"Why connecting emotionally is the key for Covax uptake success"
The Government’s communication around Covax is off to a solid start – but we need to avoid the big mistake made by similar campaigns in other countries.
Don’t let the facts get in the way of an emotional connection.
Why is emotion critical in effective communications?
Persuasion is about finding the sweet spot between science and emotion – in being informative, and in stimulating an emotional response. Ninety percent of the reasons a human being makes a decision is based on emotion, ten percent on logic.
So, what’s the problem?
Governments around the world are struggling with persuading hesitant populations to have the Covax injection because communication is too fact-based.
At the core of vaccine hesitancy are perceptions about risk and safety: Does the person feel at risk of catching Covid? Do they believe its impacts could be serious? And, do they believe the vaccine is safe and effective?
Hesitancy is not due to lack of information. More information does not ensure more uptake. Underpinning hesitancy is a deep-rooted mistrust of vaccinations. In fact, in the US, one-third of Americans say they ‘probably or definitely’ would refuse the vaccine.
The good news is that Australia has one of the highest vaccination rates in the world. Vaccinating is an Australian social norm. For vaccines to be effective in ending pandemics, vaccination rates will need to exceed 70% of the population, minimum.
Covid-19 has changed the stakes.
While an overwhelming majority of Australians plan to get the Covax vaccine, Newspoll reports a significant 25% of voters said they would refuse vaccination or were undecided. Levels of scepticism are high in the community.
Populations are concerned about how scientists have managed to deliver safe Covid-19 vaccinations in just 10 months. Misinformation about the efficacy and safety of the various vaccines on the market abound.
Fear and uncertainty are building.
The Five Covax Communications Success Factors
Since the attitudes and behaviours associated with vaccination are very malleable, the Covax uptake will be significantly impacted by the effectiveness of communications, based around these five most critical communications imperatives.
1. Storytelling – Tell stories, don’t just inundate with facts
The most powerful way to connect emotionally with a human being is through stories.
Stories and anecdotes about those affected positively by vaccinations are more likely to be effective than statistics. People want to hear about other people.
Understanding and harnessing the power behind storytelling needs to be the central persuasive marketing tool as Governments roll-out the vaccine.
Early stories can be around how the vaccines were developed, how they work, how HCPs are supporting them, and then- as positive case studies emerge – stories of success.
2. Turn up the ‘MICRophones’ – Most important Covax Referrers
Who do we listen to most in a crisis? Our HCP’s. So, a recommendation from an HCP could be the strongest determinate of a vaccine’s acceptance.
HCPs are the most critical influencers and trusted advisors in vaccine confidence.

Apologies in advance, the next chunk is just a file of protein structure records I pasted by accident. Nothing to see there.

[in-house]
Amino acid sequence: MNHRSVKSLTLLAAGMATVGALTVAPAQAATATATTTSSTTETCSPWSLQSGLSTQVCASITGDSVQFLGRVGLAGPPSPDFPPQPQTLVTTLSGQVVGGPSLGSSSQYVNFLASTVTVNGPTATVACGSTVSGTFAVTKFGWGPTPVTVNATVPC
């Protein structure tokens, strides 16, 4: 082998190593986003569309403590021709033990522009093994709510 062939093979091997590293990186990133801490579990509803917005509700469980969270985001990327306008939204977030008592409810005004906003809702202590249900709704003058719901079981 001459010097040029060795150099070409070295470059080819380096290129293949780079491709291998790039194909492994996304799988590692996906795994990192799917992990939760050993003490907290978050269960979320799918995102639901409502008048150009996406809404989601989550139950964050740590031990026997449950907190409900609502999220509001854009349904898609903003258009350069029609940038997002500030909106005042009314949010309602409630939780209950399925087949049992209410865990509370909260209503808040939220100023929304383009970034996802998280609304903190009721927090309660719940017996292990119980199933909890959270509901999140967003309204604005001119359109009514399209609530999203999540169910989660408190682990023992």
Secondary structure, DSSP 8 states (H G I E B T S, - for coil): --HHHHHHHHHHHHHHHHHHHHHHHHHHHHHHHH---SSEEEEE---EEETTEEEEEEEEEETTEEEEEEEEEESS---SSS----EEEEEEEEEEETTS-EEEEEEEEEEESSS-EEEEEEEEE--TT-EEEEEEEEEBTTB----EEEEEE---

Communicating to HCPs about the vital role they play in talking to and reassuring patients about the need to have the vaccine is central to Covax success in Australia.
3. Right message for each audience – One size does not fit all
When it comes to Covax messaging, tailoring communication to each audience is critical. One message will simply not work with all groups we need to persuade. Each person’s vaccine journey is different based on their priority stage, and level of motivation.
How well a particular message will be received depends on a variety of factors, including an individual’s political affiliation, race, ethnicity, age and location. Key to bespoke messaging per audience will be identifying their major concerns.
Simply telling people, “the science says it’s fine” is unlikely to prove a winning strategy. And campaigns that attempt to shame people into receiving the vaccine will be met with the same scepticism. Instead, emphasize what can be gained from immunity, and open up the dialogue, allowing people to voice their addressable concerns.
4. Right messenger for the right audiences – maximise influencer impact
The right influencers and opinion leaders are powerful, credible persuaders with defined audiences. It’s critical that communications carefully matches influencers with audiences where they resonate, have credibility, are seen as role models and will have a positive impact. Again, one size does not fit all.
For example, Lady Gaga would be a powerful influencer with certain groups, former Prime Minister Kevin Rudd with quite different audiences, cricketer Steve Smith with others. Influencers and opinion leaders can make a big and positive difference to Covax uptake. Just make sure the match-making is spot on.
5. Make Vaccinating Highly Visible – familiarity creates acceptance
Distributing vaccinations where people spend considerable time is important. The Government’s plans to enlist pharmacies around Australia, for example, to provide Covax vaccinations is a perfect example of this.
In some centres in the UK, local cathedrals have been used, or other central high traffic venues of note. The key is for people to see other people getting vaccinated. It’s a highly effective way of overcoming the trust issue. People tend to think and act like their friends and families, which encourages adoption of behaviour.
Following these 5 key points will help ensure a successful Covax uptake, but the most important factor to remember is the emotional aspects of the communication.
While we are all numbers, we are people first – and this cannot be forgotten when widespread uptake is critical for us as a community.
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